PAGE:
I have never been too concerned about longevity. But I now want to hang around until 2040 and live longer than the internal combustion engine. My life has evolved around the car. I can still recite my number plates on 16 cars in 46 years and so the demise of the motor car will be a poignant moment.
Michael Gove announced that petrol and diesel cars will be banned in 23 years time when I will be ninety. It seems a long time away and Norway, which is such a sensible place, will ban gas guzzlers in 2025. I am curious to know how it will play out.
There are signs that the changeover will happen more quickly. Volvo has announced it will stop building conventional cars in 2019. Tesla has half a million orders for its new economy model. The value of traditional cars will fall and we will shortly stop buying them. Petrol stations are already closing at the rate of 100 a year and will be consigned to Beamish.
The car of the future will probably also be driverless and configured in a completely different way. I imagine getting in my car in the evening and sleeping all the way to London. We are more likely to rent cars than own them and the most imaginative futurists envisage cars arriving at our door when we need them and going where we want to go without anyone giving the orders.
The problems of electric technology can be overcome if the engineers put their mind to it. The price of electric cars will come down and no one doubts they are quieter, cheaper to run and last longer. At present only 1 in 700 cars on the road are electric but expect that to change rapidly soon.
There is a colossal threat to the car industry but there is an opportunity too, if the government gets behind battery technology and skews transport policy. The German government, as ever much smarter, knows diesel is dead. They held a summit with car manufacturers last week to plan the transition.
There is a danger that we will run out of electricity. Electric cars will consume more power by 2030 than will be generated by Hinckley Point but solar panels and overnight charging may be the answer. Street lights can be adapted as charging points.
Government revenue for petrol duty will plummet as 67% of every litre from the pump goes straight to the Exchequer. Fuel and excise duty could be replaced with an annual charge for the number of miles driven weighted by the toxicity of the vehicle as proposed by Gergely Raccuja, a young post graduate student who won the Wolfson Prize for his scheme in July. Like all good ideas, it is deceptively simple.
But hang on a moment, before I get carried away. Michael Gove grabbed the headlines with an announcement about electric cars when he was supposed to be outlining the government’s plan for tackling air pollution. This is the government’s third attempt to bring forward measures to satisfy European regulation. Client Earth calls it a “shabby rewrite of previous draft plans.. lacking in urgency” to tackle a public health emergency that is killing 40,000 people a year. Air pollution is a bigger killer than alcohol or obesity according to Friends of the Earth. They call for a brand new Clean Air Act.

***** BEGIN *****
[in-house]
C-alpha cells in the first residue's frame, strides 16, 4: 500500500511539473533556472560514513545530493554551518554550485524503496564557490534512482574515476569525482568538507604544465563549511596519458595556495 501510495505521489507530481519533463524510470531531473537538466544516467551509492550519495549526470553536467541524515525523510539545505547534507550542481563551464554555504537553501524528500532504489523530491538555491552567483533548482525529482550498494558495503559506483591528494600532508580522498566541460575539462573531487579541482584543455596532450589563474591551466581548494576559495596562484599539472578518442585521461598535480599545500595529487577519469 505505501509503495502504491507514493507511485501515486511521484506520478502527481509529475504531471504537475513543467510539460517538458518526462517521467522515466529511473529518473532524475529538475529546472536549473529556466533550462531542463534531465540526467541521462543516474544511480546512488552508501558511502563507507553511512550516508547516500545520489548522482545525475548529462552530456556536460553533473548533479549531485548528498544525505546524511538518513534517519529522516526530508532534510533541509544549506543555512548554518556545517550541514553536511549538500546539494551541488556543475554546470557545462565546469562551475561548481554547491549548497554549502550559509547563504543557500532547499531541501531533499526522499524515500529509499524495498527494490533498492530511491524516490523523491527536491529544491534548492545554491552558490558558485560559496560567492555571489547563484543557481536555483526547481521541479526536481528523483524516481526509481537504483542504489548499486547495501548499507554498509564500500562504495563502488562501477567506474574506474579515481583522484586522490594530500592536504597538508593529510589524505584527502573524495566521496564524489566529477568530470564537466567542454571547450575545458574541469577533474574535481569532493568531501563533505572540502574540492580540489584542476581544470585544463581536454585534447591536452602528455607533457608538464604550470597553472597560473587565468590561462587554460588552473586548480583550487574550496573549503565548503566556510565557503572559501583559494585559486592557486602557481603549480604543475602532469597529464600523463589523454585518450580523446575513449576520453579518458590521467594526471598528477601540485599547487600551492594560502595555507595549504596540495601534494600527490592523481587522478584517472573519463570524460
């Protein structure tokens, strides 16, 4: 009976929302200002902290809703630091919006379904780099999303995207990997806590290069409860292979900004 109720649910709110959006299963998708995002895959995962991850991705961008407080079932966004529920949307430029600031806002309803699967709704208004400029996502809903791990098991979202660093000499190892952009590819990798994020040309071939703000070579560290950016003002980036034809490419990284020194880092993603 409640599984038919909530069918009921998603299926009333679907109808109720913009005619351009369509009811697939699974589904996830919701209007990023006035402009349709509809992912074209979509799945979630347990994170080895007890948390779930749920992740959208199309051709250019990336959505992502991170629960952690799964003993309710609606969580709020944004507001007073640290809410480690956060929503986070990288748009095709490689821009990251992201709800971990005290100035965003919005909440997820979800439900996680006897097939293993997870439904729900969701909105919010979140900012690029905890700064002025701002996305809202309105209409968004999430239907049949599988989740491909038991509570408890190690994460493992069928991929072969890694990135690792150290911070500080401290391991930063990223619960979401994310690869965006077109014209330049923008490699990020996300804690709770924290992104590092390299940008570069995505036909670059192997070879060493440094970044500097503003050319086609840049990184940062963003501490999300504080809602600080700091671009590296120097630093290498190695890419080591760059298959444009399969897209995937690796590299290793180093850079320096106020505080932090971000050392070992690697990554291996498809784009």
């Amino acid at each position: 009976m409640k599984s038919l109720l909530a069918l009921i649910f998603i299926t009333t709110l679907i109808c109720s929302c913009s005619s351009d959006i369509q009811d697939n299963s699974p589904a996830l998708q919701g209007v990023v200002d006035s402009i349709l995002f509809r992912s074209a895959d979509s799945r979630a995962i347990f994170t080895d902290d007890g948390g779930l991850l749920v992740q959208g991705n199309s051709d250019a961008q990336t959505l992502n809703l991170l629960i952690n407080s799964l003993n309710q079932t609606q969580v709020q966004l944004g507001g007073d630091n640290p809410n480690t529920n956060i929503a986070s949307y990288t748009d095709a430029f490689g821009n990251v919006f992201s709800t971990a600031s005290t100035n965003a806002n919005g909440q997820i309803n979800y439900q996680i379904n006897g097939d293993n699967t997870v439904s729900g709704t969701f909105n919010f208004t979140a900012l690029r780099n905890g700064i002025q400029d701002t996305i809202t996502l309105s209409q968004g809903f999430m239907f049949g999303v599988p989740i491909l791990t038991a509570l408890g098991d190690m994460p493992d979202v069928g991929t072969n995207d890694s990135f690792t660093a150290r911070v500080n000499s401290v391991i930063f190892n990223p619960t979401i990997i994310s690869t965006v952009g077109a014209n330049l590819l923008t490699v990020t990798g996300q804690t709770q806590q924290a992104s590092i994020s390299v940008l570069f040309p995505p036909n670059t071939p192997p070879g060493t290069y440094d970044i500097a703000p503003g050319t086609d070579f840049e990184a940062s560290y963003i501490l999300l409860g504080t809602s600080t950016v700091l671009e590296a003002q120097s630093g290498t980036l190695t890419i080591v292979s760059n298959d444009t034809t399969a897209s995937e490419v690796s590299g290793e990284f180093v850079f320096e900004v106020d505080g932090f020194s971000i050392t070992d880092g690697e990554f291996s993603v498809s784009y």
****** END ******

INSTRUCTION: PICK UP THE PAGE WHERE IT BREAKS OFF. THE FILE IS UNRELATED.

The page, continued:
Electric cars do not get a clean bill of health either as they still emit particulates that are every bit as damaging as the damned diesel. The government plans to retro fit buses and taxis to control their emissions but it fights shy of charging motorists with diesel cars to enter city centres or introducing a scrappage scheme for the dirtiest cars. Instead, it has got itself in a tangle over a minor proposal to remove sleeping policeman and reduce air pollution which has infuriated the road safety lobby. It should not come down to bumps in the road.
The trouble is that cowardly politicians do not want to antagonise motorists or offend the powerful automobile industry by bringing in measures with any bite. Neither will they make any attempt to control the growing number of cars on the road or put money into more efficient and healthy alternatives.
My friends in London rarely get their car out for urban journeys because the roads are so congested. It is quicker and healthier to cycle, take a bus or walk down the road to the train station. According to London’s traffic expert David Kelly, the only real answer is fewer cars in cities.
We all travel more. It is tempting to load up the car and get away for the weekend even if the journey down the A1 is slower and more frustrating than ever. We all expect white vans to deliver our consumer goods overnight even when we don’t need them in a hurry. We are obsessed with getting there quickly and neglect the beauty of staying at home.
Yes, bring on electric vehicles and driverless cars as soon as possible but don’t be deluded into believing that the car of the future is the answer to a more healthy and fulfilling lifestyle and do not let Michael Gove kid you that we can wait until 2040 to control air pollution as by that time a good many of us will be dead.
published in Newcastle Journal 8th August 2017